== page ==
Embarking on the next leg of our journey, the Cyber Red Team returns with the second installment of our exploration into the ever-shifting terrain of cybersecurity. Armed with curiosity and an insatiable drive to illuminate the shadows, we unveil the continuation of our saga. With our magnifying glass on the pulse of cyber defense, we delve deeper, venture further, and challenge the boundaries of security in a world where the line between threat and protection remains fluid. Join us once again as we unravel layers of insights, confront fresh challenges, and navigate the intricate tapestry of Endpoint Security's (EPP and EDR) efficacy. Welcome to the second chapter of our mission.
Target Endpoint Security
1: Malwarebytes Premium
2: ESET Endpoint Security
First, we have to assume that we have access to a machine with EPP installed with system level integrity. Though we have higher privilege on the system, that doesn’t mean we can run any malwares on the system as we wish, as the EPP is present on the system and we can’t simply pause or turn off the modern EPPs, even with an account with system level integrity.
We are NOT going to discuss how modern EPPs and EDRs works, but how they respond against some evasion technics used by modern malwares.
In the previous post, we started with simple shellcode injection. Then, if it got detected, we continued to integrate new capabilities into our dropper. In our case, the shellcode is a Mimikatz shellcode. In this part, we are playing with the EPPs that detected the basic shellcode injection from the previous blog and required extra modification on the dropper to evade detection. The more complex modification needed in the dropper side for any EPP will place it higher in the tier list. So, these are the EPPs which are in the higher tier list than the previous EPPs tested in our previous blog.
We will start with modifying our dropper and changing the entropy by injecting random bytes, add metadata from other valid PEs, and using a modified version of Mimikatz shellcode placed in the resource section. Then, if required, the following technics will be introduced in the dropper one by one depending on the situation:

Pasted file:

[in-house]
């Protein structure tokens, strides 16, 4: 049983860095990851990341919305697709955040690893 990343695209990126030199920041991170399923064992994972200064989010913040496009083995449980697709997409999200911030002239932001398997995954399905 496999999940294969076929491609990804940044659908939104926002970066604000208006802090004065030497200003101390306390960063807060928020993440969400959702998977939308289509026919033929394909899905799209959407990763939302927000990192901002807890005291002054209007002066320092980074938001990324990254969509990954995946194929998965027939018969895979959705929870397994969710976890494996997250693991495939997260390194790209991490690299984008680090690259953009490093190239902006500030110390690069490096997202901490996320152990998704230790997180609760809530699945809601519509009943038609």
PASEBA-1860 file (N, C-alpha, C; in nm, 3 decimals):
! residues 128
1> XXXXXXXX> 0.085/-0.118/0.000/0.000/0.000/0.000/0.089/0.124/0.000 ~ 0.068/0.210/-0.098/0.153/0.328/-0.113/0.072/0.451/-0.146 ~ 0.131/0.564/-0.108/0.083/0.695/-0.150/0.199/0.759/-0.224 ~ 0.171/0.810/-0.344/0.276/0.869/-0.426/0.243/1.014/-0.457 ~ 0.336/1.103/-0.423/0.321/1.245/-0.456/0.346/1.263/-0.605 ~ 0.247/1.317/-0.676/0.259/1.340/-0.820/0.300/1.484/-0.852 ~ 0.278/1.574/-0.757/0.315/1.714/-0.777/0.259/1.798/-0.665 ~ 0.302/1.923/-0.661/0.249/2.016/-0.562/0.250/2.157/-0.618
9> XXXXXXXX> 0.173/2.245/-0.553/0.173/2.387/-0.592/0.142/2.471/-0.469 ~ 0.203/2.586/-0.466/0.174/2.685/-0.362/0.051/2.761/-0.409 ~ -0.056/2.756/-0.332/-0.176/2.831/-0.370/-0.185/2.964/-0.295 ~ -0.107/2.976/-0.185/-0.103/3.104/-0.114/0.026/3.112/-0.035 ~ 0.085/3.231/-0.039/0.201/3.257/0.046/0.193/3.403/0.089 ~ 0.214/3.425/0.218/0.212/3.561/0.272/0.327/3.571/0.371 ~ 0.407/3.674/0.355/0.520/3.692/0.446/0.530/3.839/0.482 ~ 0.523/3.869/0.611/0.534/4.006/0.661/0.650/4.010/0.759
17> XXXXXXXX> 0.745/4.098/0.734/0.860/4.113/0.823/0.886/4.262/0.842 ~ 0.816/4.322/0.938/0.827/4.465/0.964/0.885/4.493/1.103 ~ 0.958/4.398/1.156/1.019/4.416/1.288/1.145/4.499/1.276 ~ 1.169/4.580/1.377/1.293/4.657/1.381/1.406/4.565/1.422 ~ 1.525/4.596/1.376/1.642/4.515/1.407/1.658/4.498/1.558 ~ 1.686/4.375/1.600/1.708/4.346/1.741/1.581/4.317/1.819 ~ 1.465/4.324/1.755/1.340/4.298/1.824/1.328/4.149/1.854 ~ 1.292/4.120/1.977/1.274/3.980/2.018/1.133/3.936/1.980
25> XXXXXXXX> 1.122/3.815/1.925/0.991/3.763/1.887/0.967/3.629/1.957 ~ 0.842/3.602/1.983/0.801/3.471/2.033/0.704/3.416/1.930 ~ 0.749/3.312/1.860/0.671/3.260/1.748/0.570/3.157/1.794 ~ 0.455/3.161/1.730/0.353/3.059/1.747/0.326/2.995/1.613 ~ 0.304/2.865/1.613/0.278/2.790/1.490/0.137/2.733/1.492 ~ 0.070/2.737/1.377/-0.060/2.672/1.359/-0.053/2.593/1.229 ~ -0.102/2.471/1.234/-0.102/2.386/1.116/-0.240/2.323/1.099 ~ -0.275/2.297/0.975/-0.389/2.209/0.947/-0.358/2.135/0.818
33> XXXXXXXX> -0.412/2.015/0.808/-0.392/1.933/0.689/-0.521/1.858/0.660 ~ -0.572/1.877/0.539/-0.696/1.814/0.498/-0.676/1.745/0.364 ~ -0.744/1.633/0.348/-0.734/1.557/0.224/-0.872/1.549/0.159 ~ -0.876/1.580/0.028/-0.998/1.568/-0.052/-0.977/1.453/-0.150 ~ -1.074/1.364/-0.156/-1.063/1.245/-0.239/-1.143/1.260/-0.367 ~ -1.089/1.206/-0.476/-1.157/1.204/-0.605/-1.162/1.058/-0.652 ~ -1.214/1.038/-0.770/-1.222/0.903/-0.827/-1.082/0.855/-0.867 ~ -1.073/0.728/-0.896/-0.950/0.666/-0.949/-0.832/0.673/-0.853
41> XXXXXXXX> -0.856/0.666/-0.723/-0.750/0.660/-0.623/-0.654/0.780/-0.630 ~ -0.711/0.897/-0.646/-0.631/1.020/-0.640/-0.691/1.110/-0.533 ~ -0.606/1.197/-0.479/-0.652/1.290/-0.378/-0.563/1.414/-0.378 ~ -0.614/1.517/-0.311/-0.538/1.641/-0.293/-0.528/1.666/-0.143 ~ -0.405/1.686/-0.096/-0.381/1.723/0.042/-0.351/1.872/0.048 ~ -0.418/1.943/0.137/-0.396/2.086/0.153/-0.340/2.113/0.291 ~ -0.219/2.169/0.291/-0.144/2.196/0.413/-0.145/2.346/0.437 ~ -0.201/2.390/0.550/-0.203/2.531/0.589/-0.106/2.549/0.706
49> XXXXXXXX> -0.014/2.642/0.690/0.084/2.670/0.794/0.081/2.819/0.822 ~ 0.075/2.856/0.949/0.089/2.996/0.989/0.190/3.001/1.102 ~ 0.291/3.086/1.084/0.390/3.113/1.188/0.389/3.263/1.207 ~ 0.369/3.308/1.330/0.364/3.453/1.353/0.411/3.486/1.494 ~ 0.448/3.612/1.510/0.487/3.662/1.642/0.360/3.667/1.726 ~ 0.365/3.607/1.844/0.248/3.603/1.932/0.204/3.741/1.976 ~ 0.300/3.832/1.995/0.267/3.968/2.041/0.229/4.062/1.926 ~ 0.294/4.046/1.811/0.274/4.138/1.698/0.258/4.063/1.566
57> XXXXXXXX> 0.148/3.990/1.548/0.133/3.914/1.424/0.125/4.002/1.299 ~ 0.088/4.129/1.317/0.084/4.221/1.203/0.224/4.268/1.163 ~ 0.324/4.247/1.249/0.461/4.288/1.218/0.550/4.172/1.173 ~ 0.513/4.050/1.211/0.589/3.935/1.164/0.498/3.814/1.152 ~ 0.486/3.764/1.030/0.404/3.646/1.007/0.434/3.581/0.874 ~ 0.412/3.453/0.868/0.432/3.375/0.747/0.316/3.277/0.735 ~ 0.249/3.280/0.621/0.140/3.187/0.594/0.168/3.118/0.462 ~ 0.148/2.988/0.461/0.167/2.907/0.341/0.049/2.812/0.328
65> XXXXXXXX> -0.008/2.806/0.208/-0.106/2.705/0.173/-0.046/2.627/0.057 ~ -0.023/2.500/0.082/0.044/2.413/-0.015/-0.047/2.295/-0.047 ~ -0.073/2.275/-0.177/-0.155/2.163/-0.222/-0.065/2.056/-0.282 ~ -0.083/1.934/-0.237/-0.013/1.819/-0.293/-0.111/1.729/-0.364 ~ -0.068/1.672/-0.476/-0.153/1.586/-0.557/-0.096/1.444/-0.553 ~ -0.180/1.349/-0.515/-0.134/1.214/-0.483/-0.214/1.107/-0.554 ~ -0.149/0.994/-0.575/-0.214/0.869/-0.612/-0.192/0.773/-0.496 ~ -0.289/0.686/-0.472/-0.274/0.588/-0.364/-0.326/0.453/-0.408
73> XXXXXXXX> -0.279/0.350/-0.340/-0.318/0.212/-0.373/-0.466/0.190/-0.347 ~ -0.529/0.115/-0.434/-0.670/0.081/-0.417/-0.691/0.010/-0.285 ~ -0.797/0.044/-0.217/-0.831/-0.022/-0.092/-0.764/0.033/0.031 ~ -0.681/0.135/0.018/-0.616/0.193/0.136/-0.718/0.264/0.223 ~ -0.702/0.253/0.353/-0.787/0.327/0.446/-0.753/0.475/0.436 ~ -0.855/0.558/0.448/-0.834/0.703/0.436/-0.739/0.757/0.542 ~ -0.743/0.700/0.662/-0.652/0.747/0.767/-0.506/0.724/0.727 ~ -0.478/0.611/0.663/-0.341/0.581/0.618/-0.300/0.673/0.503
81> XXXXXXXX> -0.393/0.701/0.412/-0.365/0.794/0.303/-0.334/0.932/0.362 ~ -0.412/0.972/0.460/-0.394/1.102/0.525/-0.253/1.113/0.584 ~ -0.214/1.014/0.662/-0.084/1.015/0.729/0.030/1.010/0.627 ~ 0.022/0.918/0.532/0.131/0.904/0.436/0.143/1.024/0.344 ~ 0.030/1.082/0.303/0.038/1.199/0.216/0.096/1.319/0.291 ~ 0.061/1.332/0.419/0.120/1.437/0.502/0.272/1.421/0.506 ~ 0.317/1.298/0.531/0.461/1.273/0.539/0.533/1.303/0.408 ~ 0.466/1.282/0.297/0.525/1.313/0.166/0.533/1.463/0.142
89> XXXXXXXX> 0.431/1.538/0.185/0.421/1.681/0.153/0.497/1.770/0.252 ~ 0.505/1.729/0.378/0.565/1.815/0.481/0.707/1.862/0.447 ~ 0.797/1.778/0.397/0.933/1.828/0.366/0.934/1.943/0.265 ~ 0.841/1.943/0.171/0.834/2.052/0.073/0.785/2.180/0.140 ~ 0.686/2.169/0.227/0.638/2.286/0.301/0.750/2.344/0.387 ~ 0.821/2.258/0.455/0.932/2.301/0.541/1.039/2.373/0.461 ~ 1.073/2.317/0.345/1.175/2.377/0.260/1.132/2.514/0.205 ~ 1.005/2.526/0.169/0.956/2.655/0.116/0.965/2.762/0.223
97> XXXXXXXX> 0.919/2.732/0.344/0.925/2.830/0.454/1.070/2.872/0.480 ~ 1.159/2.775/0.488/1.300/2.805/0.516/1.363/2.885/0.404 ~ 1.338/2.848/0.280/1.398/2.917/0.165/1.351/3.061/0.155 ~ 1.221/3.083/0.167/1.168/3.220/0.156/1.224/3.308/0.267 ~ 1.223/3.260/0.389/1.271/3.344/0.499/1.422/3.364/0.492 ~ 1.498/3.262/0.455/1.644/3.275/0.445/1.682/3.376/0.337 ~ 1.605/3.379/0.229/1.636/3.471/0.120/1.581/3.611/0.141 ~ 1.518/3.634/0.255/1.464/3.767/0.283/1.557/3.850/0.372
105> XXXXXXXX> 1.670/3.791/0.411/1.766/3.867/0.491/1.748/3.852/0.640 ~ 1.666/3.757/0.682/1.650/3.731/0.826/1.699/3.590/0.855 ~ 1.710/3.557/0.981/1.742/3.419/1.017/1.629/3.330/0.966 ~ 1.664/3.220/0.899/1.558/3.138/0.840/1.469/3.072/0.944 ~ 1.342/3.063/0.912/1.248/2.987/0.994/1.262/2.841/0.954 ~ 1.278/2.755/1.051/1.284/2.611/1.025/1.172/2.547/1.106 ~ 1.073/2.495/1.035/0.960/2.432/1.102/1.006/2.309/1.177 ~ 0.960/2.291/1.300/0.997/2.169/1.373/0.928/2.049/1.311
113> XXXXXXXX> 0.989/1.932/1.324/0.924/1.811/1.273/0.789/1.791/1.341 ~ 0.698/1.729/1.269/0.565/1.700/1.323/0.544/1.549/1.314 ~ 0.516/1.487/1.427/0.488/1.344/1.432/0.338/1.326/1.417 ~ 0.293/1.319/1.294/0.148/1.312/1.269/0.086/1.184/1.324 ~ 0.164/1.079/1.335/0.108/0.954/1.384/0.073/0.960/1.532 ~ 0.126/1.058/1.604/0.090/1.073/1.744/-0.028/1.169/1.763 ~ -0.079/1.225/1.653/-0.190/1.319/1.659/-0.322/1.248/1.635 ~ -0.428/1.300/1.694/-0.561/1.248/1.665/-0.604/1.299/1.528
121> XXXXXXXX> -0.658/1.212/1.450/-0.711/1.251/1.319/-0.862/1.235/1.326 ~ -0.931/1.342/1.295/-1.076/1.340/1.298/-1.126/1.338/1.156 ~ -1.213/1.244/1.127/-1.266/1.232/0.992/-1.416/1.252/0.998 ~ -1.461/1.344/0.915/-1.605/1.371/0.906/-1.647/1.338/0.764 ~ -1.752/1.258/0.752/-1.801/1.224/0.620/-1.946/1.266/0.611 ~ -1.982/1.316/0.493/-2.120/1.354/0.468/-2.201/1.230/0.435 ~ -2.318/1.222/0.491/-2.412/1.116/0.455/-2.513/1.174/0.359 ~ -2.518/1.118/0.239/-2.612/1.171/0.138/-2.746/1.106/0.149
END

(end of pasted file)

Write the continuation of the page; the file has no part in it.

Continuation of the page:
- Function call obfuscation
- Dll injection (Classic)
- Dll injection (Reflective)
- Userland API Unhooking
- Direct Syscall
- Indirect Syscall
If we run the dropper and the shellcode executes successfully, we will stop testing on that EPP, mark it compromised and move onto the next EPP.
Update status: Fully Updated
Dropper characteristics: Self-Injector, Shellcode in resource section, changed entropy, added Metadata.
Observation: Malwarebytes fails to detect and stop the shellcode execution after changing the Entropy of the dropper. In case of official Mimikatz executable and the dropper used in previous testing, was detected and deleted from the disk.
ESET Endpoint Security
Update status: Fully Updated
Dropper characteristics: Self-Injector, Shellcode in resource section, Modified Mimikatz shellcode.
ESET fails to detect and stop the shellcode execution when we use a modified version of Mimikatz shellcode.
However, when we used the shellcode built from the official Mimikatz binary, changing entropy or adding legit metadata wasn’t that helpful and got detected as soon as the binary touched the disk. And in the case of the official Mimikatz executable, it also detects and deletes the executable.
As we draw the curtains on this chapter, we find ourselves not at an end, but at a crossroads of exploration and evolution. Our expedition into the collection of Endpoint Security solutions has illuminated both the resilience of modern cybersecurity and the ever-evolving nature of digital threats.
This is not a verdict, but rather a checkpoint on an ongoing journey to fortify our defenses. Together, we rise to meet the future with the knowledge that cybersecurity is not a destination but a perpetual voyage.
Our forthcoming installments will continue to illuminate the path to a safer digital future. Stay with us.